Big Changes Happening on August 7, 2019.


Sturgeon tagging surging at dam

DNR tags about 400 fish on Thursday

Leader Photo by Jason Arndt Fish biologists with the Department of Natural Resources take a lake sturgeon out of their net to tag near the Shawano dam Thursday.

Leader Photo by Jason Arndt Ryan Koenigs, right, chief sturgeon biologist of the Wisconsin Department of Natural Resources, measures a lake sturgeon Thursday while fish biologist Tom Penning tags it.

Wisconsin Department of Natural Resource fish biologists tagged about 400 sturgeon by the Shawano dam Thursday, up from 340 on Wednesday.

“More than likely, Thursday will reach its peak,” said Ryan Koenigs, the DNR’s chief sturgeon biologist. “They picked up overnight on Wednesday.”

The sturgeon did not start spawning in the Wolf River near Shawano until this week due to colder than usual weather. Koenigs, however, said the late start is not that unusual.

“It is a normal year compared to other years. They just didn’t get active until later,” Koenigs said.

Water temperatures rose to 52 degrees along the Wolf River on Thursday, up from 51 on Tuesday. Ideal water temperatures for sturgeon spawning generally range from 48 to 53 degrees.

Sturgeon Park in Shawano offers a rare opportunity for the fish biologists to gather information about the prehistoric fish because the dam area is spawning grounds for one of the strongest lake sturgeon populations in the United States. The fish spawn along the banks of the river, making it easier for the crews to net them, bring them in, tag them, determine their sex and harvest eggs.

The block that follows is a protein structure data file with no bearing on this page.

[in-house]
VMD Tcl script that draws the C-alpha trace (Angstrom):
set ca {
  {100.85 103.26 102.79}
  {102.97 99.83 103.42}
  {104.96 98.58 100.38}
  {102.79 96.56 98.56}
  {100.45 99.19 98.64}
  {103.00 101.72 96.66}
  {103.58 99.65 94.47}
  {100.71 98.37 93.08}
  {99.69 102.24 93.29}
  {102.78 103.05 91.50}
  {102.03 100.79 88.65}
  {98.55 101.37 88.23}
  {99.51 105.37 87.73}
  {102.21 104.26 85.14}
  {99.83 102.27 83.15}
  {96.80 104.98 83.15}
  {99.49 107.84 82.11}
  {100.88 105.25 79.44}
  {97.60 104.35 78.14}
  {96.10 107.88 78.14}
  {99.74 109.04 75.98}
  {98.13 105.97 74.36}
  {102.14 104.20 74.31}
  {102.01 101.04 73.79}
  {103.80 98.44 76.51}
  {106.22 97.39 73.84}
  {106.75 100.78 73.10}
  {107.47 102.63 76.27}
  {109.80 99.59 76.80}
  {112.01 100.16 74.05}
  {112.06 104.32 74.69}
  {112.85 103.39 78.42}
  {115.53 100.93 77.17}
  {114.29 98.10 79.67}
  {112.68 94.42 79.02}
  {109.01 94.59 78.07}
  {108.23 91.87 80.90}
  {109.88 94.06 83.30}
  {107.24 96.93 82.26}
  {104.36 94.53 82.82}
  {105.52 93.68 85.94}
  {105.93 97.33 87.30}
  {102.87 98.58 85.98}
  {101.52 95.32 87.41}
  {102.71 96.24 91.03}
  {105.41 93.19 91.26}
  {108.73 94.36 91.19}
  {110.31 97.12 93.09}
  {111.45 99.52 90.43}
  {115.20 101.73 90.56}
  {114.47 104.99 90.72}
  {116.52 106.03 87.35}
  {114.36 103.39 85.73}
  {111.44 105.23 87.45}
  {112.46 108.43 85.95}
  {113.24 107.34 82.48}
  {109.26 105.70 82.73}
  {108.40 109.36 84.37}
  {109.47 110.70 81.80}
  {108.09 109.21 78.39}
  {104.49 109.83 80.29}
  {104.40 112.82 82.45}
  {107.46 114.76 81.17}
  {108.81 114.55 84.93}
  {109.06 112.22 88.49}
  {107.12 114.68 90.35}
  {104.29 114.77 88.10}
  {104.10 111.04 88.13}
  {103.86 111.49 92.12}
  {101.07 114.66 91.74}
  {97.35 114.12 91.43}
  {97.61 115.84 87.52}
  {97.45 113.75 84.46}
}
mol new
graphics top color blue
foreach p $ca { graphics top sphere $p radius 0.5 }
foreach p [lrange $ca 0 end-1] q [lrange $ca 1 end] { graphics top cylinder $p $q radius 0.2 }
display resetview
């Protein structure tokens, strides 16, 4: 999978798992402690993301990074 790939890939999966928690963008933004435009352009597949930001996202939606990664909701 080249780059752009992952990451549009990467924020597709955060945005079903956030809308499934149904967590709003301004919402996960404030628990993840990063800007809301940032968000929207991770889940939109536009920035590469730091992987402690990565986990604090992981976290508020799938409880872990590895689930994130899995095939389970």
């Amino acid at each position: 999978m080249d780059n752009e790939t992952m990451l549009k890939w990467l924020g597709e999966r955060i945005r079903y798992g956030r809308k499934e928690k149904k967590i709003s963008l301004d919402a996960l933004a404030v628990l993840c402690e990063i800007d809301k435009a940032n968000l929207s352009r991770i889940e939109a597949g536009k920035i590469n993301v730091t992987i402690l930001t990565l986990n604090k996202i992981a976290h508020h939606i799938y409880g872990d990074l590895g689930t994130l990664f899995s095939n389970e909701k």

“We are measuring and weighing along with counting them,” Koenigs said. “It allows us to determine how many fish are in the population to set harvest caps in the Lake Winnebago area.”

Biologists tagged the fish by applying a small plastic tag on each sturgeon’s dorsal fin and recording the number. The radio and sonic tags will help track the behavior of the fish after they’re released back in the Wolf — where they live, how far they travel, how long they live, etc.

Crews also used syringes to capture the sperm from the male fish and immediately placed the samples into a cooler. Buckets were used to collect the eggs from female sturgeon.

After collecting the eggs, workers disinfected them with an iodine compound to avoid transmitting diseases to nursery populations. A clay solution is used to make the eggs less sticky to better control fungus infections in the hatcheries.

The hatcheries will grow the sturgeon until they’re about 10 inches long and then release them.

Several groups were in Shawano this week to collect eggs.

U.S. Fish and Wildlife Services personnel gathered eggs for Georgia-based Warmwater Springs, which stocks sturgeon in Tennessee, Georgia and Alabama waters, and the Genoa National Fish Hatchery, which raises sturgeon to be distributed onto the Legend Lake complex on the Menominee Indian Reservation every other year, as well as other estuaries.

A group from the University of Wisconsin-Milwaukee collected some for the School of Freshwater Science. Eggs also will be used to foster sturgeon populations in the Menomonee and Milwaukee rivers in Milwaukee County.